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Secularity as a Point of Reference: Specific Features of a Non-Religious and Secularized Worldview in a Family across Three Generations

Cluster of Excellence “Religion and Politics”, University of Münster, Johannisstr. 1, 48149 Münster, Germany
Religions 2022, 13(6), 477;
Submission received: 24 March 2022 / Revised: 13 May 2022 / Accepted: 17 May 2022 / Published: 25 May 2022
(This article belongs to the Special Issue Nonreligion in Central and Eastern Europe)


My contribution will focus on secular and non-religious worldviews and will aim to reconstruct secular relationships with the world that develop from lived values and their transmission in the family. I will try to show in detail how a non-religious habitus develops in socialization over several generations, becomes entrenched in later biographical positioning, and shapes how a person relates to the world, including their view of religion. After a brief outline of the religious field in Germany, I will concentrate on a family case whose first generation (grandparents) grew up in the GDR. This family has had no religious socialization or child baptisms for three generations and secularity has become a positive point of reference for how its members justify their own life patterns. For the members of this non-religious family, religion still becomes selectively relevant. Using concrete situations and contexts where the family has contact with religion, I will show how these encounters become a marker for drawing boundaries. In conclusion, I will follow Quack and Schuh’s distinction between “indifference to religiosity” on the one hand, and “indifference to religion” on the other, and argue that indifference to religiosity, but not indifference to religion, can be clearly identified.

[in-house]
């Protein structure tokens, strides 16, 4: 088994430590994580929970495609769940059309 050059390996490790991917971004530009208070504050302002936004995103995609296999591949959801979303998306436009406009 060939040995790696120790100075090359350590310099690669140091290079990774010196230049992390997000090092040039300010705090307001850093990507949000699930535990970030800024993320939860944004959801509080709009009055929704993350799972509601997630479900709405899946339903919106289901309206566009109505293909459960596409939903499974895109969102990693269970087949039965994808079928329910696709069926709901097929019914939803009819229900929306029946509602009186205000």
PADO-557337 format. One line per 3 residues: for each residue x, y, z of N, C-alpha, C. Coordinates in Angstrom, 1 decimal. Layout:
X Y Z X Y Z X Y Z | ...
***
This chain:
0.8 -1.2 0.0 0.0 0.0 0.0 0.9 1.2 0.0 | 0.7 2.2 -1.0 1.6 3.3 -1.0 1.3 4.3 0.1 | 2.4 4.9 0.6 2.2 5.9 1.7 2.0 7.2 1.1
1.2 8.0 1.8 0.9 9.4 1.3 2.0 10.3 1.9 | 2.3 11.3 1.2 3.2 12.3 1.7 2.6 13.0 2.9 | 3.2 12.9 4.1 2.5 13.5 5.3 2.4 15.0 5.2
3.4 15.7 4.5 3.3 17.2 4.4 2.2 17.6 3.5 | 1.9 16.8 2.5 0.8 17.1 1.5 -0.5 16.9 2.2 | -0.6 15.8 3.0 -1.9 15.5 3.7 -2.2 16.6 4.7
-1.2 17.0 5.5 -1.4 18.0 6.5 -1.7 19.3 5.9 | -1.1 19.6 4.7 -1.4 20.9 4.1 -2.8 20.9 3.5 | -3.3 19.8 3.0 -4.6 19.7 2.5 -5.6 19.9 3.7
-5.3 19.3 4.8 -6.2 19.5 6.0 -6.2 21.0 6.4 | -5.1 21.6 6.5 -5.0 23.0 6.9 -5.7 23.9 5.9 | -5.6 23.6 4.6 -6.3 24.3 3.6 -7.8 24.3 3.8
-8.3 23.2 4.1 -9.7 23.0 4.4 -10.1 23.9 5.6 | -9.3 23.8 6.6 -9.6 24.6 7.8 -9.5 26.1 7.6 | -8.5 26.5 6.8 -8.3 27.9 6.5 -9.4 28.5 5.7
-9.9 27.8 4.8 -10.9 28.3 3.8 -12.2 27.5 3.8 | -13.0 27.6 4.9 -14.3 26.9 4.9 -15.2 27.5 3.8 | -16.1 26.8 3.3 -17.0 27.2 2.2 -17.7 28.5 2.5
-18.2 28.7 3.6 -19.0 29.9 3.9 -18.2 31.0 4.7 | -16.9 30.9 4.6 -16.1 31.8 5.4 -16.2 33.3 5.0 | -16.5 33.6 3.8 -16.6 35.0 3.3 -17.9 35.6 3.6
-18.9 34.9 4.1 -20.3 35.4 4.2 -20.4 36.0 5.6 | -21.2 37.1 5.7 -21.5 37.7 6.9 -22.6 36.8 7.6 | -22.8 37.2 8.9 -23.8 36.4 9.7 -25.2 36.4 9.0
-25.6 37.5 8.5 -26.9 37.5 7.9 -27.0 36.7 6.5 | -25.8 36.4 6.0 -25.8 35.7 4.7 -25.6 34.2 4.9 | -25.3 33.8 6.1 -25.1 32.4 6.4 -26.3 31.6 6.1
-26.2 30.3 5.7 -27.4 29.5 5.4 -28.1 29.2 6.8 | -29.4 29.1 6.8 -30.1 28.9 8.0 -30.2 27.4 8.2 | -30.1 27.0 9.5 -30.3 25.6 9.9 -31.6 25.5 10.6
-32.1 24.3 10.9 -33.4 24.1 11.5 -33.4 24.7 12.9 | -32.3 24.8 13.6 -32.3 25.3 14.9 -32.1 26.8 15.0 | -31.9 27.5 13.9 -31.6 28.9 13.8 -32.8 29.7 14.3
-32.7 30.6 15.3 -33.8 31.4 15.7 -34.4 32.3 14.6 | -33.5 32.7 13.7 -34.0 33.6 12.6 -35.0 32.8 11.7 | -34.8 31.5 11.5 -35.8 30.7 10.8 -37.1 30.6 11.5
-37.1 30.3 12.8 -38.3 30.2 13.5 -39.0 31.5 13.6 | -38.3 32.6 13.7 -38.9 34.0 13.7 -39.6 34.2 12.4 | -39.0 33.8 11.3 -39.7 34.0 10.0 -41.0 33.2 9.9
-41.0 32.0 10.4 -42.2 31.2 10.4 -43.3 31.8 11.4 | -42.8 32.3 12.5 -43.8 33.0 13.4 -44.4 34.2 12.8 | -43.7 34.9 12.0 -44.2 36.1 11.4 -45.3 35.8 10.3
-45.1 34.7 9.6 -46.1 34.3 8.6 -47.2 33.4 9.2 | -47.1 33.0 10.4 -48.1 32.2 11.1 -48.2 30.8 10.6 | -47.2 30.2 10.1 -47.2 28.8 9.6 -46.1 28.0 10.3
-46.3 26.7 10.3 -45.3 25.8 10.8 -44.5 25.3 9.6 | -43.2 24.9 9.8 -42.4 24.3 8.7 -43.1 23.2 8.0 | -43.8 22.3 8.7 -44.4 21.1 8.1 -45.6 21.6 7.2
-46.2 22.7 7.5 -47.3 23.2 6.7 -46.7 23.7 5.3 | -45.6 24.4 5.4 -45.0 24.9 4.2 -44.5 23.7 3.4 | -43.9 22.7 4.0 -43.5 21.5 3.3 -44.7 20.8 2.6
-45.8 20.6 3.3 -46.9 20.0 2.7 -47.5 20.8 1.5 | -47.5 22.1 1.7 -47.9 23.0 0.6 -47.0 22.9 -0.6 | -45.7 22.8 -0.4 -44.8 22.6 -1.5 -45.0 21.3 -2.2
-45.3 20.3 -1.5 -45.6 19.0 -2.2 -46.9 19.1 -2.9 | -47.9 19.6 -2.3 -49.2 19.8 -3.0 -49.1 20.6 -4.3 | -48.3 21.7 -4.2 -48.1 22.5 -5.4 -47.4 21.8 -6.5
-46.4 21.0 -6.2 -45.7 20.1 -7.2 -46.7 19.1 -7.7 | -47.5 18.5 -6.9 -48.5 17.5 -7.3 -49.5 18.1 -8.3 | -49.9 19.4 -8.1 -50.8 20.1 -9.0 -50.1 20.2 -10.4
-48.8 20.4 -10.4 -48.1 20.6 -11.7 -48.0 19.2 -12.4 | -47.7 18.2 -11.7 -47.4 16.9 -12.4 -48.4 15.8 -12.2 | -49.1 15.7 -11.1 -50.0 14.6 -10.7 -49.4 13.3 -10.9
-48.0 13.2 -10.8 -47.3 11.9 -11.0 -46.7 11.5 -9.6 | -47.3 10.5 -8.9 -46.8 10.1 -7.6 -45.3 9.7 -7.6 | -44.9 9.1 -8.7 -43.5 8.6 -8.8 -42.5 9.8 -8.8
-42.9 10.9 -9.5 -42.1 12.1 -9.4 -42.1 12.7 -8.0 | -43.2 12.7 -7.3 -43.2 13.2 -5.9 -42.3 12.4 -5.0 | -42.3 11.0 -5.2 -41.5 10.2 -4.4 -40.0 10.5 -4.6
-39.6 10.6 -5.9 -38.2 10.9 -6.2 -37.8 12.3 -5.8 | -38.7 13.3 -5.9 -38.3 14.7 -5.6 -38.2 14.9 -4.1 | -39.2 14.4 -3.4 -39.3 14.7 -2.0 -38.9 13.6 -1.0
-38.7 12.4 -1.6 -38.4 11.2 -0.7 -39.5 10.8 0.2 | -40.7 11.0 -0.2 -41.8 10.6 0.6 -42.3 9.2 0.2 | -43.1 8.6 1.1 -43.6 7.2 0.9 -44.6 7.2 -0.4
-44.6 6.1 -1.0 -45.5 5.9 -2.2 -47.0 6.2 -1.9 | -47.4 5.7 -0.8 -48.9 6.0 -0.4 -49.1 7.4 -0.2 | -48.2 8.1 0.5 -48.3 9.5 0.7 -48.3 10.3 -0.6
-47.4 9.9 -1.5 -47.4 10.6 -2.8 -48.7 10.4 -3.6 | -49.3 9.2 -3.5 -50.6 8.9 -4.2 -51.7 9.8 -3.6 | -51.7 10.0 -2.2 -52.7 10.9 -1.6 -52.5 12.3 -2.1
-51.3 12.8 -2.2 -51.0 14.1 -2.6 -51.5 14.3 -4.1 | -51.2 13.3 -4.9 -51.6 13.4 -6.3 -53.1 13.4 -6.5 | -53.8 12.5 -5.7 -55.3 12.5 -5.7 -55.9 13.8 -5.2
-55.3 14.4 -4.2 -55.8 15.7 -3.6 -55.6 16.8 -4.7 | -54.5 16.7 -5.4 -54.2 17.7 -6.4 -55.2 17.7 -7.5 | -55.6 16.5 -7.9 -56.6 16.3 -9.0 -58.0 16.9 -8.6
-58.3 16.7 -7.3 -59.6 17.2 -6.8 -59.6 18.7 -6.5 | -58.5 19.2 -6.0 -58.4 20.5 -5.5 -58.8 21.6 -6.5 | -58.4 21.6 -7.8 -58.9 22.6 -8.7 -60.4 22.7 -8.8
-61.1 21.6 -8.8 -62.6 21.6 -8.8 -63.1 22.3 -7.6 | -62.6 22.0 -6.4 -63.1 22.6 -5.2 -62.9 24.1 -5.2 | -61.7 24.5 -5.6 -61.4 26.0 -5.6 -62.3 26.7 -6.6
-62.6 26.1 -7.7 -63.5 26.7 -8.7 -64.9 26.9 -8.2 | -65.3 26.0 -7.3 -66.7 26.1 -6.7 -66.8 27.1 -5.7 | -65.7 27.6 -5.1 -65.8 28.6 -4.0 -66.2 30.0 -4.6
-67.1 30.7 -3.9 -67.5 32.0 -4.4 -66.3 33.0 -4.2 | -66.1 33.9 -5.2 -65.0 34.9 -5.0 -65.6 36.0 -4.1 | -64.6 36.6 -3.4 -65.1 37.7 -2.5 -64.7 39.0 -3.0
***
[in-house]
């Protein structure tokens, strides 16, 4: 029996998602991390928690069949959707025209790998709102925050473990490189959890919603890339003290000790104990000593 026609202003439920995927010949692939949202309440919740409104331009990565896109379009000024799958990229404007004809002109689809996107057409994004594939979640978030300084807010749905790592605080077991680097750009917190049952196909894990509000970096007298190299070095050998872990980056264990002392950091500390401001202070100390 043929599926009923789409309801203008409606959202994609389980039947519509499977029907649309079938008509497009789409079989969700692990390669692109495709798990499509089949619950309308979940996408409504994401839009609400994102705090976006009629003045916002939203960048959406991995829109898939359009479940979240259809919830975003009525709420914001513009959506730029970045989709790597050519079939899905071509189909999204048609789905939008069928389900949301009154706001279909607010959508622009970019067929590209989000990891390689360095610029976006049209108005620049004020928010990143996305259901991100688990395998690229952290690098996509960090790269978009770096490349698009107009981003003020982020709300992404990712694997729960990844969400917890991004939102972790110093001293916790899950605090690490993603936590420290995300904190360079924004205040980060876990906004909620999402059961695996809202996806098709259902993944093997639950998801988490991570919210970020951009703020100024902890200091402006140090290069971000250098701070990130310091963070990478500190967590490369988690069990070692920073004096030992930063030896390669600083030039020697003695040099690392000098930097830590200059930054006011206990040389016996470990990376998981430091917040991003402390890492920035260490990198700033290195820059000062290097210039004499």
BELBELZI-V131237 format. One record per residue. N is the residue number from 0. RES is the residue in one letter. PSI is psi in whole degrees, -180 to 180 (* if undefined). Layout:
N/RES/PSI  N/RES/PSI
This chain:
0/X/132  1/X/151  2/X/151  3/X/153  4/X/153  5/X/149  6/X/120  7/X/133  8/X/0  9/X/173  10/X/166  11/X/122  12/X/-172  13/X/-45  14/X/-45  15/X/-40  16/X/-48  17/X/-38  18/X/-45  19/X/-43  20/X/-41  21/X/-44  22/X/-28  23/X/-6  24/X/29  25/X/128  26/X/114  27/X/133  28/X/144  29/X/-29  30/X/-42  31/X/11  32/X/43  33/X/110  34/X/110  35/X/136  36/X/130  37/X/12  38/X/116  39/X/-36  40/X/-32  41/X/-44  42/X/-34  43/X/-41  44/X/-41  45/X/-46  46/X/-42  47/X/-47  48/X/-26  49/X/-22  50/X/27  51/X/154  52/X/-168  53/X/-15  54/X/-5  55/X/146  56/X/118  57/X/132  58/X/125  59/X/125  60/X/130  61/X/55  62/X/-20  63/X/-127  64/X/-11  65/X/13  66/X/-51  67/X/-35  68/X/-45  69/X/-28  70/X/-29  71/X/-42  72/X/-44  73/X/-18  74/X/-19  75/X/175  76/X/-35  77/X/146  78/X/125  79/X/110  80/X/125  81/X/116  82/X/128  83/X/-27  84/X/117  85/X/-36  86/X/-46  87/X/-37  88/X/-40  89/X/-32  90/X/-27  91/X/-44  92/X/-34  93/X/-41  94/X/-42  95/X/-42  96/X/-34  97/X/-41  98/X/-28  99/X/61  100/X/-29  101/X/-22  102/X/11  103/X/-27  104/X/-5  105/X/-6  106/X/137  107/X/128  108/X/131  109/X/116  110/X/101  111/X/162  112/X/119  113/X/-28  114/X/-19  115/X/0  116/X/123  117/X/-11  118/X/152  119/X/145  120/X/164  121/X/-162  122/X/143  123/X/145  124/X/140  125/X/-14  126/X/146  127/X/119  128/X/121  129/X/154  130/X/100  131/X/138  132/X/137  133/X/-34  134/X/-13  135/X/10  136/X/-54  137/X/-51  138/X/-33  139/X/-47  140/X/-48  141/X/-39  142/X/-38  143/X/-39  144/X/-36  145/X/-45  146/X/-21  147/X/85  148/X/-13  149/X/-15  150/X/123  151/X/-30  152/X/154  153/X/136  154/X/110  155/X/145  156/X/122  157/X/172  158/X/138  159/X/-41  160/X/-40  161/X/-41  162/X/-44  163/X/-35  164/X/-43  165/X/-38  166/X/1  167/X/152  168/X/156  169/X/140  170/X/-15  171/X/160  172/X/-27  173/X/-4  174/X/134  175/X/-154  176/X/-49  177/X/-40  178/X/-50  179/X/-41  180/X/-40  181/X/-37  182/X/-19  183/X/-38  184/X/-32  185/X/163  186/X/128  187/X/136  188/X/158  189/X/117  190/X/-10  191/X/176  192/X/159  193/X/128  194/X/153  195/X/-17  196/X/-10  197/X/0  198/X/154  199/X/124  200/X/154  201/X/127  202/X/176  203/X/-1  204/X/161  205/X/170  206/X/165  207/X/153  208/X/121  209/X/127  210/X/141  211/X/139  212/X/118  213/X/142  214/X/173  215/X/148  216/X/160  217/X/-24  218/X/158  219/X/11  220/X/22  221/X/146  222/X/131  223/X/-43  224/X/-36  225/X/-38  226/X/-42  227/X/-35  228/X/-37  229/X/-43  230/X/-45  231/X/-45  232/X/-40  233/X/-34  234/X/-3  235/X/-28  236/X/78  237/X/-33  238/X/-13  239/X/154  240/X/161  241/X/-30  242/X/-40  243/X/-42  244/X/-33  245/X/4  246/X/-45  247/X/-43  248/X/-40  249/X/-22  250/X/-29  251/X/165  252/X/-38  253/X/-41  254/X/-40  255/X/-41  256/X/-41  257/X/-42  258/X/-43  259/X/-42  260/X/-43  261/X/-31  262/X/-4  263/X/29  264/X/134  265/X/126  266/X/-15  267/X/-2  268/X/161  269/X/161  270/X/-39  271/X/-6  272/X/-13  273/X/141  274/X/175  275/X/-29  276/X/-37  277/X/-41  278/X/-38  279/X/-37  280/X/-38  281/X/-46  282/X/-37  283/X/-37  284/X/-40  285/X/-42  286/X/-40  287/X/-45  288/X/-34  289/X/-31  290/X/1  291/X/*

1. Introduction